[00:14:37.70] If you think about health care providers, here, the benefit of forecasting is huge. At the height of a flu season, a typical flu season, about 15% of beds in hospitals are taken by flu patients. You probably know that hospitals in the US do not like to stand idle. The economics of health care is such that they need to stay almost fully occupied.

[00:15:06.05] So if you're going to get 15% of your beds all of a sudden taken by a rapidly moving epidemic, you want to know about it. You want to maybe cancel some elective surgery. We all know about that through COVID. But this is things they've been doing every year, except with very, very little notice. You want to worry about your staffing, about scheduling of vacations and repositioning of equipment. I used to have to spend a lot of time explaining these. I think all of these have now become household words.

[00:15:36.53] And then my favorite-- well, before I get to my favorite stakeholder, which is individuals, I should mention that large organizations like JPMorgan also have a stake in forecasts. Organizations that employ tens of thousands of people or hundreds of thousands of people, who move them around the globe, it's vital for their sort of internal intelligence to know what the health risks are and when are good times to do that. I'm also thinking of militaries, where it's crucial to know what problems may be expecting you in different places.

[00:16:12.58] And back to my favorite stakeholders are individuals. If you have a mother or grandmother who is old, maybe over 80 or even over 90, flu and, in general, infectious diseases, and COVID, are particularly dangerous to them. So again, imagine yourself post-COVID. You have a flu season coming, flu showing up every year. But a flu season may be very wide. It may be many, many months over the winter.

[00:16:48.72] But flu epidemic itself is actually quite narrow. It lasts maybe eight weeks or so. If you know the flu epidemic is arriving in your city in two weeks, you may want to advise your grandmother or mother-in-law, whatever it is, to stay put, not go to the mall. If she wanted to go travel, visit her sister in Cleveland, and you know Cleveland is in the middle of its peak now, or is about to be hit by a peak, maybe she wants to change her behavior. It may not affect you personally, but people who are in the high-risk groups would benefit greatly from having a heads up.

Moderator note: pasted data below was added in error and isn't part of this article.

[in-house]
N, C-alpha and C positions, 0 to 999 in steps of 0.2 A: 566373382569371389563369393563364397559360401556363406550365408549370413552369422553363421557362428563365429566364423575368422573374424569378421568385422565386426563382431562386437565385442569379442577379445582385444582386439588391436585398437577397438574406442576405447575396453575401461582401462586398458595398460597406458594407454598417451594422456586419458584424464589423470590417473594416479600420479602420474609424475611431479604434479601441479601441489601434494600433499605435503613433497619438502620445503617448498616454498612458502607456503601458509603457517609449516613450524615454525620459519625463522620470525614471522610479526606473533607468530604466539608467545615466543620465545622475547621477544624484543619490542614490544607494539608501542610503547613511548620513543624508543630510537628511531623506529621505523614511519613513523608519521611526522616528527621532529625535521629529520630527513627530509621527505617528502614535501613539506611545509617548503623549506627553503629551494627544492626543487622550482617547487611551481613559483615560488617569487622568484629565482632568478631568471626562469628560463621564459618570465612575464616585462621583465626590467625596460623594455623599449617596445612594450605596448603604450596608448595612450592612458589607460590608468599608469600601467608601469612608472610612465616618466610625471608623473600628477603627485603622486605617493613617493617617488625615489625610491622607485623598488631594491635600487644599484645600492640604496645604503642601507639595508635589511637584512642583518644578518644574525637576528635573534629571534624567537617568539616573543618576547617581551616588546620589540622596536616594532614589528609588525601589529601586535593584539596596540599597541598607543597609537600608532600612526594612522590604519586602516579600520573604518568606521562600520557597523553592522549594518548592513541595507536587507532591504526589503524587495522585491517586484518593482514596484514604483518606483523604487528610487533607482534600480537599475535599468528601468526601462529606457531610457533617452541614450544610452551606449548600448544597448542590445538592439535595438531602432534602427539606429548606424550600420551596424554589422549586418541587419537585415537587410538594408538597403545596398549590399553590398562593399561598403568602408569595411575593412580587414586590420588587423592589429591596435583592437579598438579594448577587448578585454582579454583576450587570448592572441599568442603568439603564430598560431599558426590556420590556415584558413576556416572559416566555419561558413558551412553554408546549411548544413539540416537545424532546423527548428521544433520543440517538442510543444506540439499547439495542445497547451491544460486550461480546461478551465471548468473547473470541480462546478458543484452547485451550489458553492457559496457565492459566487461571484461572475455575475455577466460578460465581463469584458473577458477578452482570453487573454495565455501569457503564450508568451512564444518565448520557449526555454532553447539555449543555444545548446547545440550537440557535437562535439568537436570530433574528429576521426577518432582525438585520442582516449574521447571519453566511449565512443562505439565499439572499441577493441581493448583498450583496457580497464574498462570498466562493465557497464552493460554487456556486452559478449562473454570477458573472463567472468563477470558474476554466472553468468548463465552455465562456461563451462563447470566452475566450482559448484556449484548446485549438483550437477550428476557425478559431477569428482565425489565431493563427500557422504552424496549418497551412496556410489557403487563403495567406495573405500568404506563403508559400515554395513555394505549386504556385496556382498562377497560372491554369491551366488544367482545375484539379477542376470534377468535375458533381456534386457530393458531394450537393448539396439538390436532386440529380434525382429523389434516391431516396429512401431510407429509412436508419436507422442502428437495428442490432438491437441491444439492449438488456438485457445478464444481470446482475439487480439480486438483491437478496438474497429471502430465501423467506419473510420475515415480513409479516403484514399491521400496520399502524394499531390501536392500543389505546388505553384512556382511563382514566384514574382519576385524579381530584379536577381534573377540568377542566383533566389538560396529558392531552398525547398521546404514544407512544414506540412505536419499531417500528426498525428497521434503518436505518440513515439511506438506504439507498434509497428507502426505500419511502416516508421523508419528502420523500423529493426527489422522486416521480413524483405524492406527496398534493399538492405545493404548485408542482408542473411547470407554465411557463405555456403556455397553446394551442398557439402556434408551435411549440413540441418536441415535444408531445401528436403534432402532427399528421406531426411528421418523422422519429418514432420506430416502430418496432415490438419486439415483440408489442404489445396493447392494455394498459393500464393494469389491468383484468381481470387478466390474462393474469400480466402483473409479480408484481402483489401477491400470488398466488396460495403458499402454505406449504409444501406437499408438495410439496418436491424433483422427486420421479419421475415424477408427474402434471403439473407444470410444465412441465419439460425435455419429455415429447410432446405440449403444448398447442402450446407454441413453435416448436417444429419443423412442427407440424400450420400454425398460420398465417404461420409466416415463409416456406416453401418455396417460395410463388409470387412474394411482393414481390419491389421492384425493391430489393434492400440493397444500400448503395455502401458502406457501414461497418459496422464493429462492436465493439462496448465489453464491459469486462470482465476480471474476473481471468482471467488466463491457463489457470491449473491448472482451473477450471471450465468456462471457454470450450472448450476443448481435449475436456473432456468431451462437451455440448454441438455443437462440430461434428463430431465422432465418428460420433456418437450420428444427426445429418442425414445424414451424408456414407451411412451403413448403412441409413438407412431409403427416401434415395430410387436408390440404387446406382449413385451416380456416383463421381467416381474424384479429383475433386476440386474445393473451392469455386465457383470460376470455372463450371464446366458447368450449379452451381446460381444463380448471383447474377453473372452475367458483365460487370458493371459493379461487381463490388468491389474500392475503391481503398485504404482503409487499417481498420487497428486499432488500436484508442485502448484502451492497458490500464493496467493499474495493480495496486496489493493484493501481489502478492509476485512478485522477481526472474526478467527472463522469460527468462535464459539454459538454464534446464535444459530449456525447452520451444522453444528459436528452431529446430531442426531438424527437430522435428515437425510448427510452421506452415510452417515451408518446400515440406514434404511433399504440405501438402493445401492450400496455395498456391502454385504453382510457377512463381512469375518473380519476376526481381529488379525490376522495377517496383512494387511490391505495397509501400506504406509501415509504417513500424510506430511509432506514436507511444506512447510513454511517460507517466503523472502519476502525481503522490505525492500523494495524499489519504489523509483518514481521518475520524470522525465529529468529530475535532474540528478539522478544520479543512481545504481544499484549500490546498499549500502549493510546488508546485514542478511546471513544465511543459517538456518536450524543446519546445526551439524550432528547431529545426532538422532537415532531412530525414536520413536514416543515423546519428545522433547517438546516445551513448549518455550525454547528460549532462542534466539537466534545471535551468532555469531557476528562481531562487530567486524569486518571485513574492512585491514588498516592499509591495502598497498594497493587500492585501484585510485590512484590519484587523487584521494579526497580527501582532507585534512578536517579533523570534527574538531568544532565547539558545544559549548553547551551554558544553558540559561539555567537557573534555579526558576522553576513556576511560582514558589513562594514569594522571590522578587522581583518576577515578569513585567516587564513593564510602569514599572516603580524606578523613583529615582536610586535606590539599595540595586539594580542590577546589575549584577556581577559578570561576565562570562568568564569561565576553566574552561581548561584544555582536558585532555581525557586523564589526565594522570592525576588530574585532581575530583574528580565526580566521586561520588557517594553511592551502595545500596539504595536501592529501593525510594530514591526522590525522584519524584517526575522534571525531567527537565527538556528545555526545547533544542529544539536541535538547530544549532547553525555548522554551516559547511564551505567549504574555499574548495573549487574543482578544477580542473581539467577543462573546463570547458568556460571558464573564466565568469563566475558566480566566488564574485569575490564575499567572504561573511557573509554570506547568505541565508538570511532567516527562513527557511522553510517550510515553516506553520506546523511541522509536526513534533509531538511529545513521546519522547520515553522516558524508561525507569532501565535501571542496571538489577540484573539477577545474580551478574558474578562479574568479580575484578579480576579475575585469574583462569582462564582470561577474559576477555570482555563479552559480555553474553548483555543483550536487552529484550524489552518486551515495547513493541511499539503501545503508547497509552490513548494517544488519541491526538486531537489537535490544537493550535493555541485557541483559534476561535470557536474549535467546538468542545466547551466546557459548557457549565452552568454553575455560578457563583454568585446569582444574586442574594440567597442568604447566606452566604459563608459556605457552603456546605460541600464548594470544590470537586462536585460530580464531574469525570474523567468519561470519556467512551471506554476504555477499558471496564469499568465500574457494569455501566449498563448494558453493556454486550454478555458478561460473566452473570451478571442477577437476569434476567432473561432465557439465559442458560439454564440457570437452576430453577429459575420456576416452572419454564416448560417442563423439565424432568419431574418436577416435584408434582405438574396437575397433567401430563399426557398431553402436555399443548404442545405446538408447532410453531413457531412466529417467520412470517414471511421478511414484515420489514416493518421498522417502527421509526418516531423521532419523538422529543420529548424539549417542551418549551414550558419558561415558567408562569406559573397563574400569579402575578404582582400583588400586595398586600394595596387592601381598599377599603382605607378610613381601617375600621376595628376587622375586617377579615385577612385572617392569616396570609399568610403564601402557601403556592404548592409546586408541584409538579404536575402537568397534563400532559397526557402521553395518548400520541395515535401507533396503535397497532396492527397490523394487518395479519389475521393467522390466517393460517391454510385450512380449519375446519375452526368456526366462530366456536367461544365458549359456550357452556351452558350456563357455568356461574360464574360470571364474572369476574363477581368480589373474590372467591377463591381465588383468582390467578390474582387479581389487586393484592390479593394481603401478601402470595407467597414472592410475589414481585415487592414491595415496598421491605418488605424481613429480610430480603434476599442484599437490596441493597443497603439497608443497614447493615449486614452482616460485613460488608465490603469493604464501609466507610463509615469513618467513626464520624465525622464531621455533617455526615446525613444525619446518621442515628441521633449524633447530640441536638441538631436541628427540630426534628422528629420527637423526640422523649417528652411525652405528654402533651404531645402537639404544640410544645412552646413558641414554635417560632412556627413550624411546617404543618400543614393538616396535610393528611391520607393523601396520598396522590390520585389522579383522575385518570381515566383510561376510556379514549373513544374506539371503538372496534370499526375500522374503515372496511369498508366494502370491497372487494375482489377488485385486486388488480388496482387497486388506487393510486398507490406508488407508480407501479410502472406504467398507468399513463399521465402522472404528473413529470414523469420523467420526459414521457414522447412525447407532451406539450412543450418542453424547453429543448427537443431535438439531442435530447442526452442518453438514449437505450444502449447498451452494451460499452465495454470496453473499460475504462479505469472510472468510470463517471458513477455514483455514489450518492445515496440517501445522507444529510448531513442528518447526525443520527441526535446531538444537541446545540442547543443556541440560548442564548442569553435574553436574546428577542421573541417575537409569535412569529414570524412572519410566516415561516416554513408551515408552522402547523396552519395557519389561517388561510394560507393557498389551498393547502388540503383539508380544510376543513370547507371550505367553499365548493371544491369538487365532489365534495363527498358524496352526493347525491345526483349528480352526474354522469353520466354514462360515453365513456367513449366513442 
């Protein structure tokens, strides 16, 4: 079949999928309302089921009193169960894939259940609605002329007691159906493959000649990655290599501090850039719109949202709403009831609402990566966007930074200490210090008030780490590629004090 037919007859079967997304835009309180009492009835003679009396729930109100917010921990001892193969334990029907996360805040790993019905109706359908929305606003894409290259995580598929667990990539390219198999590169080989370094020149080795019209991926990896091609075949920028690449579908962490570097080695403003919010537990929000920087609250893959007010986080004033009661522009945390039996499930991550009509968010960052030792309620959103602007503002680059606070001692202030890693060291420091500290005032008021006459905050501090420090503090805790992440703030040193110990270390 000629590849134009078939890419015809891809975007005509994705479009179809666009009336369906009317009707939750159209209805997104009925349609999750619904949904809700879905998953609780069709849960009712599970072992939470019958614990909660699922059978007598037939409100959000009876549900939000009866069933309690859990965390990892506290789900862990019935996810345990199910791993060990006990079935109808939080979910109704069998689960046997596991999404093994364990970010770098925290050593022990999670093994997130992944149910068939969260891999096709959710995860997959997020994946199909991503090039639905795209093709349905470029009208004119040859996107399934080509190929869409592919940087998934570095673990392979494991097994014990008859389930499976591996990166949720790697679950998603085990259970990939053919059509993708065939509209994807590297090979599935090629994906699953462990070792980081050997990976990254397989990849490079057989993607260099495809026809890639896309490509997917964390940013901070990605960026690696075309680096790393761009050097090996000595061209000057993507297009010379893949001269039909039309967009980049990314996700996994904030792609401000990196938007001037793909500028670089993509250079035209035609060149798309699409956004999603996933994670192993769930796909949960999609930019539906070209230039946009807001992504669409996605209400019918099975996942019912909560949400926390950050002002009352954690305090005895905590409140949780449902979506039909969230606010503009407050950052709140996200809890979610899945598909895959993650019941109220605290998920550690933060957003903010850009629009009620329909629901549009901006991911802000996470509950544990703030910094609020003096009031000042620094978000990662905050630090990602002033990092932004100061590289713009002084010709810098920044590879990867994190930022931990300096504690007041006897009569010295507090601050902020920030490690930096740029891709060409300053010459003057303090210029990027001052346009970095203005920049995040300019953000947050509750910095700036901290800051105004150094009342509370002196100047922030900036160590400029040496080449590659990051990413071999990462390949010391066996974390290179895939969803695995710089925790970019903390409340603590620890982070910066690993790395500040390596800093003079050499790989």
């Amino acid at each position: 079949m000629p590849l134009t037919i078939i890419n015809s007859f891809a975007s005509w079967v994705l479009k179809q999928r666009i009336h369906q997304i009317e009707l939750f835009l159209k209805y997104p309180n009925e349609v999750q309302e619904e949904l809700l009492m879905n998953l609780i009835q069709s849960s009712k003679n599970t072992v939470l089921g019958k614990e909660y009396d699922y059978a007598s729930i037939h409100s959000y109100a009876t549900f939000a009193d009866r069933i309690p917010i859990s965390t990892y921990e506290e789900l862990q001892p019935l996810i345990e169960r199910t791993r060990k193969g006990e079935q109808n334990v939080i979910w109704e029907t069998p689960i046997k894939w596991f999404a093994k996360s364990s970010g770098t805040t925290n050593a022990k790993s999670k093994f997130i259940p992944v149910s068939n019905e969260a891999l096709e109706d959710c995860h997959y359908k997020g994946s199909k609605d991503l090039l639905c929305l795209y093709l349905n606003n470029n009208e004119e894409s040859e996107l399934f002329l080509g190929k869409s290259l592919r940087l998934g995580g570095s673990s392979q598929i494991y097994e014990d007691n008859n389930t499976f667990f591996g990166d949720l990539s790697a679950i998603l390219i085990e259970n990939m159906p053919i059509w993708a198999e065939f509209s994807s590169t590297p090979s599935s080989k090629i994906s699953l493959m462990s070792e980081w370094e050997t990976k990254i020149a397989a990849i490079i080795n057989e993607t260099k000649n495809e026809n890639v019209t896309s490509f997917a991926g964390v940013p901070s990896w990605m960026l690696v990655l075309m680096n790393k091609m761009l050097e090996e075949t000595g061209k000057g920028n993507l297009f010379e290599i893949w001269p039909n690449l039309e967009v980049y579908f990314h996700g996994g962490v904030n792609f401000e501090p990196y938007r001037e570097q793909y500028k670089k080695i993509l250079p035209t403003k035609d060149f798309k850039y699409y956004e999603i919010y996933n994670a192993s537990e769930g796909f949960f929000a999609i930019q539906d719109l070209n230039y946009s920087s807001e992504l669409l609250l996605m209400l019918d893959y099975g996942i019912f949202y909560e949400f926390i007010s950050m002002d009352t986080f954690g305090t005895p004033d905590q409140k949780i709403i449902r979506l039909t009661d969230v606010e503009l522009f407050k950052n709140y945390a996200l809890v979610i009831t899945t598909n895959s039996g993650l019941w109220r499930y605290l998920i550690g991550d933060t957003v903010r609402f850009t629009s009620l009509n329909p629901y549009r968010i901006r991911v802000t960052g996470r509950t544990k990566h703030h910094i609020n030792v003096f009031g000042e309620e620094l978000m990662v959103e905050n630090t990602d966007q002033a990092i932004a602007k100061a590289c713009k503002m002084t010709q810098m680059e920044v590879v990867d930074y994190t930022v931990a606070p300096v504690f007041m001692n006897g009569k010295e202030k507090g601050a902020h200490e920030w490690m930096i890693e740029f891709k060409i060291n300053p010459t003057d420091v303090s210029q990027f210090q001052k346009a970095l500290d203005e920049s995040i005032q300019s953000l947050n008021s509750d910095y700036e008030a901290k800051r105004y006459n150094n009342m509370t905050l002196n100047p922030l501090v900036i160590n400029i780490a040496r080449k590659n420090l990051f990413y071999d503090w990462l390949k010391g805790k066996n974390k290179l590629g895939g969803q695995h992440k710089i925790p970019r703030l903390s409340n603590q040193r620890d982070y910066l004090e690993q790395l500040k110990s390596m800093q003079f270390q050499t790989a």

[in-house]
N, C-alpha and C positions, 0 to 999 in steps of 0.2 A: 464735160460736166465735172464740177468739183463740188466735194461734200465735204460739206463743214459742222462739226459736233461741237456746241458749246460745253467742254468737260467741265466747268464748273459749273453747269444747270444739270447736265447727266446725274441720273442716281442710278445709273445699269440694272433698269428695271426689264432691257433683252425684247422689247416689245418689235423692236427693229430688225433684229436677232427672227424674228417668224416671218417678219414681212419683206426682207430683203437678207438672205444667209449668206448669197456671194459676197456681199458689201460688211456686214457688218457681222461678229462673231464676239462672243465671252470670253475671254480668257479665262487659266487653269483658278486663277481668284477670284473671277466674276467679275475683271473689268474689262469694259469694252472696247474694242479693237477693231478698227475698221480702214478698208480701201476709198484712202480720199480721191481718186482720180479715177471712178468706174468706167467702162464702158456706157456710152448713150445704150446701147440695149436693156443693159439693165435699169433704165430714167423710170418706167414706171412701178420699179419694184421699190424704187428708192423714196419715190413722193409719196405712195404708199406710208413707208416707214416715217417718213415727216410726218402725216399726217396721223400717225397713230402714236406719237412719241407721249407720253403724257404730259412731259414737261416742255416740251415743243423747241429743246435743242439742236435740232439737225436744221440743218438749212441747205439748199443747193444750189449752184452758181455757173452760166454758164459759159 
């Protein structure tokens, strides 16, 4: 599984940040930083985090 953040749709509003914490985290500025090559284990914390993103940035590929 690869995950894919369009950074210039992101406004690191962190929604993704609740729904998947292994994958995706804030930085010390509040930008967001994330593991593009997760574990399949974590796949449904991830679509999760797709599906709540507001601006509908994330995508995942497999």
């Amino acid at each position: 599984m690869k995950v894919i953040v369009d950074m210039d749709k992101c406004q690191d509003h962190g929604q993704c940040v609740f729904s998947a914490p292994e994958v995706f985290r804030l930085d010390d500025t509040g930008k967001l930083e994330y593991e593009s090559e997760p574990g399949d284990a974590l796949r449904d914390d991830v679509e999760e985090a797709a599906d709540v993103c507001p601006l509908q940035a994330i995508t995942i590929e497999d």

[00:17:30.69] I should mention the other high-risk groups. For flu, there are four typical high-risk groups-- the very old, the very young, children under six months old, pregnant women, and people with immunodeficiency. The high-risk groups for COVID-- you've probably heard them-- the very old, very similar profile, age-dependent profile to flu. The very young does not seem to be at particularly higher risk.

[00:17:57.87] Pregnant women also do not seem to be at a higher risk, although we've yet to see what happens to babies who are born to such women. That's still to be seen. And immunodeficiency is a factor in COVID, as are a few other things, especially cardiovascular diseases, obesity, diabetes, COPD, and so forth. So there's a whole range of high-risk conditions for corporate that do not seem to be implicated in flu.

[00:18:27.67] I'll tell you a little bit about our research group. We were founded eight years ago, as I mentioned. My colleague, Ryan [INAUDIBLE], who is also a member of our machinery department, as well as statistics, and I founded it in 2012. Our vision is to make epidemiological forecasting as useful as weather forecasting to governments, health care industry, other institutions, and the public. Our method of operation is by releasing all of our code as open source, releasing all the data that we process and create, to the extent allowed by our sources, releasing all of our tools, and most importantly, releasing all of our forecasts publicly in real time.

[00:19:15.74] I might want to skip this. This is a bit about the development of the research community and their realization that the epidemic forecasting is a reality. If you go back, I'll just mention a few things. If we go back to 2012, almost nobody was talking about forecasting epidemics. There was a tremendous amount of work on modeling epidemics. So that goes back more than 100 years now.